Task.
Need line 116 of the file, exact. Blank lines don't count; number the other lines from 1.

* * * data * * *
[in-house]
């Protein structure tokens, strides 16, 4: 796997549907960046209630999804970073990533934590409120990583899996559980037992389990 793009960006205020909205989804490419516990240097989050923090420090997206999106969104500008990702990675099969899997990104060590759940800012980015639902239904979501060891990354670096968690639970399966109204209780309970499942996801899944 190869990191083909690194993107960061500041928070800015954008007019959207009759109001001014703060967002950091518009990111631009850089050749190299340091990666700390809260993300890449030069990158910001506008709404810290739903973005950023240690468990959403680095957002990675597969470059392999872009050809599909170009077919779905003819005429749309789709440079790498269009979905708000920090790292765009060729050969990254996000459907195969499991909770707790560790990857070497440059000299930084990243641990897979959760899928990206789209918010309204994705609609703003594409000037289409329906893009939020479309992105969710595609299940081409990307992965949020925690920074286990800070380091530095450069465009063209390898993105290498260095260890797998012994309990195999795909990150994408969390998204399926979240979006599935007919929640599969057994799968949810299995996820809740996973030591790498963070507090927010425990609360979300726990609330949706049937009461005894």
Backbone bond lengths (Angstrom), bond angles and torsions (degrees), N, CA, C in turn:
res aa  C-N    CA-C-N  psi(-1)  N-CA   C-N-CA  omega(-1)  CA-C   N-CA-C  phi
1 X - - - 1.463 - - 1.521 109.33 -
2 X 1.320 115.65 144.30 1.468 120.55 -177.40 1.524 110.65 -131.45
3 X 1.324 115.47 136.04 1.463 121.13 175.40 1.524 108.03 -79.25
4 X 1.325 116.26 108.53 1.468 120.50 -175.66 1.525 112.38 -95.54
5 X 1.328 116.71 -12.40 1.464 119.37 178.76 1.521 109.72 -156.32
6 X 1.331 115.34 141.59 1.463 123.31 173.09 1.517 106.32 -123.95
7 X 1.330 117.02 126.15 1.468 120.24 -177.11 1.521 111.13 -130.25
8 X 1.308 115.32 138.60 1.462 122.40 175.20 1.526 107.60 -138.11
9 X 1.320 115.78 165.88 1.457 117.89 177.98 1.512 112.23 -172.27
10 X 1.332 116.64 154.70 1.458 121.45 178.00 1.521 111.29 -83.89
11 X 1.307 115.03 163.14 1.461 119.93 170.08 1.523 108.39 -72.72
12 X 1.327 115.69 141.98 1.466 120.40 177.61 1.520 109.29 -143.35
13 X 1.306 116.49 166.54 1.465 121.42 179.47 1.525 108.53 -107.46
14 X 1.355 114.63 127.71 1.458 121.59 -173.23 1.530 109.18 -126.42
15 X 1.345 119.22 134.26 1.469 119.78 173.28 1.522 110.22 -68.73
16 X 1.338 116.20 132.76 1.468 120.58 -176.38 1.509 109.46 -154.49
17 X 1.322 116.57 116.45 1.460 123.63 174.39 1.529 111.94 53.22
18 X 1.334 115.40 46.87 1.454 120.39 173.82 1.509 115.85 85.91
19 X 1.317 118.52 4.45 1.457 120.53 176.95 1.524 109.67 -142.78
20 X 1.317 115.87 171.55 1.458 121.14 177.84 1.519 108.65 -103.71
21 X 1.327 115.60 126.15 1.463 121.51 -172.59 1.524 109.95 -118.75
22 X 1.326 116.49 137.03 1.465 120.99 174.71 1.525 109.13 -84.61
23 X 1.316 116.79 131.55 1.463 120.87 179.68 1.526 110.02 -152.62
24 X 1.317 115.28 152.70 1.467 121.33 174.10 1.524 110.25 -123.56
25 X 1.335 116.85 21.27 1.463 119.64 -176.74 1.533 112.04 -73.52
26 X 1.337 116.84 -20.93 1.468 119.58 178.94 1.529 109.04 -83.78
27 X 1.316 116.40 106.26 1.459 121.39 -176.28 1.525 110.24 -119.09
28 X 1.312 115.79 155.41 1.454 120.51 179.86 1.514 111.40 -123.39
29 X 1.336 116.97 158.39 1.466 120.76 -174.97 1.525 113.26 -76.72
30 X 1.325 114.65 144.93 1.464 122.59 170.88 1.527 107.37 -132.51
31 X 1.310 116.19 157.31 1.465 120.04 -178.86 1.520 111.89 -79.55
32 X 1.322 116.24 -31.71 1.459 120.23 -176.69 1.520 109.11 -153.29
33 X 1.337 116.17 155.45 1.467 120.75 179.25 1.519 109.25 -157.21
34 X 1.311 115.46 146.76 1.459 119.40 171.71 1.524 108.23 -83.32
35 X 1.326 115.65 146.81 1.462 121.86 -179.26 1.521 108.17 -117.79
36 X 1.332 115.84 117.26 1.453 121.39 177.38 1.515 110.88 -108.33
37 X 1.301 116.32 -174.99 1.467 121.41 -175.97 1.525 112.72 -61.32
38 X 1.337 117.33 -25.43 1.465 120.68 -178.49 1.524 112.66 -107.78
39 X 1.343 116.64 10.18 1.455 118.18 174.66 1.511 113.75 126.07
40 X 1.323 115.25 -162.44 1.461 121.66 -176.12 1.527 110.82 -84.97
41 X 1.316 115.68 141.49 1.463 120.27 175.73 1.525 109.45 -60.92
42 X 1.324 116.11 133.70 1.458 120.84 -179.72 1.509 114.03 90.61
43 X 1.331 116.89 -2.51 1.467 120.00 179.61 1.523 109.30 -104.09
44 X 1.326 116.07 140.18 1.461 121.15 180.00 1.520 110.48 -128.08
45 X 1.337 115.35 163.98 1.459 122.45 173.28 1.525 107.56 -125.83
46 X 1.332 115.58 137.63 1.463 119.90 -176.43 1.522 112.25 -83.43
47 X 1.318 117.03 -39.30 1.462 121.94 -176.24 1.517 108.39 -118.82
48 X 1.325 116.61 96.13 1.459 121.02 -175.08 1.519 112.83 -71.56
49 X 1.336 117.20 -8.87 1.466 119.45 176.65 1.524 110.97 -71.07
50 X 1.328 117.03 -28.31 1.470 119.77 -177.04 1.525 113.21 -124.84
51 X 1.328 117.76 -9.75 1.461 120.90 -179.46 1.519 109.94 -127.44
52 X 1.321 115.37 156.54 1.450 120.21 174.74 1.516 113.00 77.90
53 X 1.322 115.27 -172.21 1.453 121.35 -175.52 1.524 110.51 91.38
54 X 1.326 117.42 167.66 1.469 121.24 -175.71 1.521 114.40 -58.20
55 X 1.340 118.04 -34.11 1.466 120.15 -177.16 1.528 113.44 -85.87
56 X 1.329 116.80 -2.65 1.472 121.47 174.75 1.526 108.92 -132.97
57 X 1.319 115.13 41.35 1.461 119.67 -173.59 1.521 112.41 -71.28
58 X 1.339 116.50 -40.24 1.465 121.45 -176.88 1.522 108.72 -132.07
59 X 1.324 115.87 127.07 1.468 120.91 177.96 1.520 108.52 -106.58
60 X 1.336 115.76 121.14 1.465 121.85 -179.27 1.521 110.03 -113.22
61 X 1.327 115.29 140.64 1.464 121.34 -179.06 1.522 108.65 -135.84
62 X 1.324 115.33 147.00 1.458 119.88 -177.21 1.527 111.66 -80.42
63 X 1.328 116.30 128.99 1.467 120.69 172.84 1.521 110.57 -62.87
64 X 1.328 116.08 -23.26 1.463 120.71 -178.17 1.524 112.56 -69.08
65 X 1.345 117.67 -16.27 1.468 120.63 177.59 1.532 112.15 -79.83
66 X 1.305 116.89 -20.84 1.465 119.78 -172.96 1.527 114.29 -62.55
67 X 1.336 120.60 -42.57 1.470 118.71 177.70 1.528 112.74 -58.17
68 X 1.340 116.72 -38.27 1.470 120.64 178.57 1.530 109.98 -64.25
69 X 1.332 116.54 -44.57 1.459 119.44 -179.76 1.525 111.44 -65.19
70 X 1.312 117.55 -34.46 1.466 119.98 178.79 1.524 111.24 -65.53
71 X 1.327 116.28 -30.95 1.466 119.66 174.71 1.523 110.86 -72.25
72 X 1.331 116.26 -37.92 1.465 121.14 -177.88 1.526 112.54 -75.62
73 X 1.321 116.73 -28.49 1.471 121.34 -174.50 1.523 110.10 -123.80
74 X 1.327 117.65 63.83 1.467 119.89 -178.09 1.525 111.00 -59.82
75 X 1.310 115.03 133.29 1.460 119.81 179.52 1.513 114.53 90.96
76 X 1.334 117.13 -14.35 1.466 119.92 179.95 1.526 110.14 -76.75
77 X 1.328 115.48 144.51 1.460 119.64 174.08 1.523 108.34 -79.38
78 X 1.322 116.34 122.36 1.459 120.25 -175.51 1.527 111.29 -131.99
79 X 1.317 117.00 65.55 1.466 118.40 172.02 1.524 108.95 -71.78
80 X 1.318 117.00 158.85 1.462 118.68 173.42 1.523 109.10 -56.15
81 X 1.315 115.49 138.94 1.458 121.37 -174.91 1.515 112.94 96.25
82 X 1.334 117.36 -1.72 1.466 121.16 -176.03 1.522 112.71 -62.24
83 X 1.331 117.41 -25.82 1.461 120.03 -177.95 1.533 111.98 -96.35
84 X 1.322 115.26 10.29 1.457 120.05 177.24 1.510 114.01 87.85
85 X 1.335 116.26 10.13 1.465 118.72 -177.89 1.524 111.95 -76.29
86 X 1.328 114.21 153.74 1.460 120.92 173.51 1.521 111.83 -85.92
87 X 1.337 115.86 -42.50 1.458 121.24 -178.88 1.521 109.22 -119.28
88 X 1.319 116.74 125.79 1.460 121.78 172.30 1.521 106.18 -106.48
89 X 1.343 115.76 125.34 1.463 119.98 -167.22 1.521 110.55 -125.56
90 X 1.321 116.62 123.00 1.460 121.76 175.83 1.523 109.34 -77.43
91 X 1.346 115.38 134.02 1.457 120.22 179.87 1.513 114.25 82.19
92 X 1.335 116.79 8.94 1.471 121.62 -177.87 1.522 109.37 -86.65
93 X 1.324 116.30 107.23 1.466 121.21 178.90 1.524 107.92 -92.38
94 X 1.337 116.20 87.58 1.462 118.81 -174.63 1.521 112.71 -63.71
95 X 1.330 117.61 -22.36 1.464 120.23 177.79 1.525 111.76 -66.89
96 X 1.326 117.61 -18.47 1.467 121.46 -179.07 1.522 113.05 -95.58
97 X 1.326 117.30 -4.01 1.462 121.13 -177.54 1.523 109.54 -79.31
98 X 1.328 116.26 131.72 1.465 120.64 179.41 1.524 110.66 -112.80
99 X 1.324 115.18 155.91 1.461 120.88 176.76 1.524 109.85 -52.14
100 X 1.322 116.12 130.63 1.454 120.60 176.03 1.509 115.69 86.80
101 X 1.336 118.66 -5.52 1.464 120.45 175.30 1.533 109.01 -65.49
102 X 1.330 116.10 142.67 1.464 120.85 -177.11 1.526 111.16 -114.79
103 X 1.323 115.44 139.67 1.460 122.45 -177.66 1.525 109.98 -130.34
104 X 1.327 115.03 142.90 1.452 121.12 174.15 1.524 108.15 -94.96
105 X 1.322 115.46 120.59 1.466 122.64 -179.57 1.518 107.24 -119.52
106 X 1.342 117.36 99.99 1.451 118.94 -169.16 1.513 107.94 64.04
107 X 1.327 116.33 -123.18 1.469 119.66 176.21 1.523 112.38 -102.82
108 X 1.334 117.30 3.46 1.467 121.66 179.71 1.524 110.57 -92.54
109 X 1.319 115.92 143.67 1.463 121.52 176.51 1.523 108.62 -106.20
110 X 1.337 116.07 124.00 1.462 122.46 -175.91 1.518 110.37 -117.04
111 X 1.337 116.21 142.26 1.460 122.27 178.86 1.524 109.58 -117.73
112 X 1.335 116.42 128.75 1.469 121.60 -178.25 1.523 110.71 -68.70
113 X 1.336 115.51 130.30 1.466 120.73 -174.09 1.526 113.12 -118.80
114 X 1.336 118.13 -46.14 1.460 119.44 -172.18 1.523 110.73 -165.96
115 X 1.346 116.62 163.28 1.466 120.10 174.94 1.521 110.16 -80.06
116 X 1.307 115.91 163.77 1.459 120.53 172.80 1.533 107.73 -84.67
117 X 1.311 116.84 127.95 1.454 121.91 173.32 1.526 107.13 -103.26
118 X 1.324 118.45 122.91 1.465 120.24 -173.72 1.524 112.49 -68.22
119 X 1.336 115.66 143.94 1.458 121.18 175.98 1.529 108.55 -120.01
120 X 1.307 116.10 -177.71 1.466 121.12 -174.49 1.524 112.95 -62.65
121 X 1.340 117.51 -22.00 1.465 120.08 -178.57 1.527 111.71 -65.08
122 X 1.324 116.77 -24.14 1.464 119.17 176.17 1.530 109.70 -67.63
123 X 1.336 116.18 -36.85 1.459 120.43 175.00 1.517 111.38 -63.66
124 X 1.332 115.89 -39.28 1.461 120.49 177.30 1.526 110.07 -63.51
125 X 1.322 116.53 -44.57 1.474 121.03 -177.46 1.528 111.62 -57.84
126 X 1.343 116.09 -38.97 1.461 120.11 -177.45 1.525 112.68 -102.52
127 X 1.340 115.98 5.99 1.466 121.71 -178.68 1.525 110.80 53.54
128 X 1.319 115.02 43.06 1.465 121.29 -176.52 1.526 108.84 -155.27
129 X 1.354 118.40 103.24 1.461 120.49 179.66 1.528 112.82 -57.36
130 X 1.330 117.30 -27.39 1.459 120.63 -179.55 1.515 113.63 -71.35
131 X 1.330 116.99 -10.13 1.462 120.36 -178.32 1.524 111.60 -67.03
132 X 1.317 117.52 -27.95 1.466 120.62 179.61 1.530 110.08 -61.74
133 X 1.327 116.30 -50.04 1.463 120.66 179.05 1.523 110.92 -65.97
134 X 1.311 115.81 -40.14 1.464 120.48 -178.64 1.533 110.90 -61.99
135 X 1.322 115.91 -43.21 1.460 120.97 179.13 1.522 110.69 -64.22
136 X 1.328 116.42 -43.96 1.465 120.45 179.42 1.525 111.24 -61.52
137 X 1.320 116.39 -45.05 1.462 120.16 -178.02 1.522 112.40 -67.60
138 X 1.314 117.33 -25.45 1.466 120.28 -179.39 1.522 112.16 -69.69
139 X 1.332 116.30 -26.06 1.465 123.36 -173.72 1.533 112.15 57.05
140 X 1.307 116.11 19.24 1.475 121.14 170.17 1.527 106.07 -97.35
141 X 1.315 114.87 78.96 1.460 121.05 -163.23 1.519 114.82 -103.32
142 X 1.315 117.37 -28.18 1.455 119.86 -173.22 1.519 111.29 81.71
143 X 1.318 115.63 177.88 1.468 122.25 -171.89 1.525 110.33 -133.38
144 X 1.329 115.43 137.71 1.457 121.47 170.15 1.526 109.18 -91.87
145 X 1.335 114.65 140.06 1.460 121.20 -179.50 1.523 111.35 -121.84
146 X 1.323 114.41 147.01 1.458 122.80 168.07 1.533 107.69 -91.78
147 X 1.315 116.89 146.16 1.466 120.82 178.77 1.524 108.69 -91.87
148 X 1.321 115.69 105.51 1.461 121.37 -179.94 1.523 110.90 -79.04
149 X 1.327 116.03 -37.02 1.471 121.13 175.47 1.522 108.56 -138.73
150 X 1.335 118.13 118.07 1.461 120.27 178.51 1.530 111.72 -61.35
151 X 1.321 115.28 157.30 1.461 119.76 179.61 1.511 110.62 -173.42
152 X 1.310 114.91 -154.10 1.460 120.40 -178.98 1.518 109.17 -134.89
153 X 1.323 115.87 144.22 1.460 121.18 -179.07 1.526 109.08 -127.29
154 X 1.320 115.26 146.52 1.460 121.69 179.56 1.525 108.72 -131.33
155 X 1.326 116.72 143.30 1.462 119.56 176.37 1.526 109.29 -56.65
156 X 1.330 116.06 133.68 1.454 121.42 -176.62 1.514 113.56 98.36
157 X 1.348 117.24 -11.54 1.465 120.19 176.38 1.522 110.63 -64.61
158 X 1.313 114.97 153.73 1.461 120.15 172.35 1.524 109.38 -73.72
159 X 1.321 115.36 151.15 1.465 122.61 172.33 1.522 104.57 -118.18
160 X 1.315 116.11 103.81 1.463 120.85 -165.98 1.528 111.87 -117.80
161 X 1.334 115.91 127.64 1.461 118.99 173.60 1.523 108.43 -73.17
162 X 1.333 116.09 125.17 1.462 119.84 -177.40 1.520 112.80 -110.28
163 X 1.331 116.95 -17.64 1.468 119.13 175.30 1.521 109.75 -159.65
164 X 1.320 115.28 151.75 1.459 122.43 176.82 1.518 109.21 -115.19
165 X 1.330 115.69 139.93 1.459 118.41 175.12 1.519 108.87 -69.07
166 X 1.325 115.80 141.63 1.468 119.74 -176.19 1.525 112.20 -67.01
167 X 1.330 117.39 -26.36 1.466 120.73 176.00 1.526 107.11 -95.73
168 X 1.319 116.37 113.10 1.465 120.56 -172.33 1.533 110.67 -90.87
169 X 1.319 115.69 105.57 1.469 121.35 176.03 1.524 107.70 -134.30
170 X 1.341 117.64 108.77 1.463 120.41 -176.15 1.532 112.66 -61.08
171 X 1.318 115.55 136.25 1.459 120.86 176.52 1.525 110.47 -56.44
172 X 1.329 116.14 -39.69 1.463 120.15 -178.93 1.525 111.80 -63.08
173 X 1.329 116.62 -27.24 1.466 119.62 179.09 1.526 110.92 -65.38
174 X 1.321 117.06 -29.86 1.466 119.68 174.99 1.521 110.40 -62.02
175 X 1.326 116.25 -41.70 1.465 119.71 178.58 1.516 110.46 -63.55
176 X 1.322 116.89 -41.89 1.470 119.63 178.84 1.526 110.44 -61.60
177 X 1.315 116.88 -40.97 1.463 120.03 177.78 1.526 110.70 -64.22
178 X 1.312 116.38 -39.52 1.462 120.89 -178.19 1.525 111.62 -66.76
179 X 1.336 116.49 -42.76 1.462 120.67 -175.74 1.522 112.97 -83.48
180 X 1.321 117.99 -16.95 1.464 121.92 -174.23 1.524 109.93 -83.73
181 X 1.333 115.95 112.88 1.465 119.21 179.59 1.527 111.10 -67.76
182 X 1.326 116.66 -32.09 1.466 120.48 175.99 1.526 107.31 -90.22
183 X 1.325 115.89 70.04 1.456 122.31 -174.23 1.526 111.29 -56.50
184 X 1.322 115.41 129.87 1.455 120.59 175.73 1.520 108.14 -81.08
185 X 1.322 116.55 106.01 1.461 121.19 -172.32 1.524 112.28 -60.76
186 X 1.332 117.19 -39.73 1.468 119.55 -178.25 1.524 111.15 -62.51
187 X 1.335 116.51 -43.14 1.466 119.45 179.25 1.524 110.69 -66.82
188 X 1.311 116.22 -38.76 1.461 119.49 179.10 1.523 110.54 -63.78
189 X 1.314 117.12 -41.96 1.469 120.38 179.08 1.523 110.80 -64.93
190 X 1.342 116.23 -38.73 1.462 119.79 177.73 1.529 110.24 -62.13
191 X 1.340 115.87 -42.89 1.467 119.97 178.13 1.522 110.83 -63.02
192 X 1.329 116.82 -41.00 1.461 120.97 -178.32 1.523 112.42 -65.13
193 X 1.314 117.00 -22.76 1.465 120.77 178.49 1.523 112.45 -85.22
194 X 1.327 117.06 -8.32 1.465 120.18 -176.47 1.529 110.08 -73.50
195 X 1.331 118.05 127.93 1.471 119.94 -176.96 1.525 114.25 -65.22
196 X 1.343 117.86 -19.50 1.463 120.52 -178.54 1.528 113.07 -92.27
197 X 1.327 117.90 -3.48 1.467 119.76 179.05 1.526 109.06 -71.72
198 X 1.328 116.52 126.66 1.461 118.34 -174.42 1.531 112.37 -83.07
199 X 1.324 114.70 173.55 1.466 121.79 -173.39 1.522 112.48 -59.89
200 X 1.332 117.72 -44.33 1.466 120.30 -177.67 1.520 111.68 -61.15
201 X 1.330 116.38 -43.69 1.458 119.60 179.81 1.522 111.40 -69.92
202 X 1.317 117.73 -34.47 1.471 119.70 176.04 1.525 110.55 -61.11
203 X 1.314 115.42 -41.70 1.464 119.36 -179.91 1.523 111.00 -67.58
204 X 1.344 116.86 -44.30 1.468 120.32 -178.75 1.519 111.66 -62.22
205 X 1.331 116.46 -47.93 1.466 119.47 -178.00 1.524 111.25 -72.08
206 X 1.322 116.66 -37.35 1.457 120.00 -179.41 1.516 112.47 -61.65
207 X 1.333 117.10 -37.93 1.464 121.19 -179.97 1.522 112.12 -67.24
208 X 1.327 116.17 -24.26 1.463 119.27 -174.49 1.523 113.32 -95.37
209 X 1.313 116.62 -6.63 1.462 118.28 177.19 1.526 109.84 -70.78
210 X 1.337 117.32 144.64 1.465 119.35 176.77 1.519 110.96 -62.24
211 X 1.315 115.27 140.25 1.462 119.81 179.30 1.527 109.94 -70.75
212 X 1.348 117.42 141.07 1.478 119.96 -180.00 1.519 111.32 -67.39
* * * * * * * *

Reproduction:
112 X 1.335 116.42 128.75 1.469 121.60 -178.25 1.523 110.71 -68.70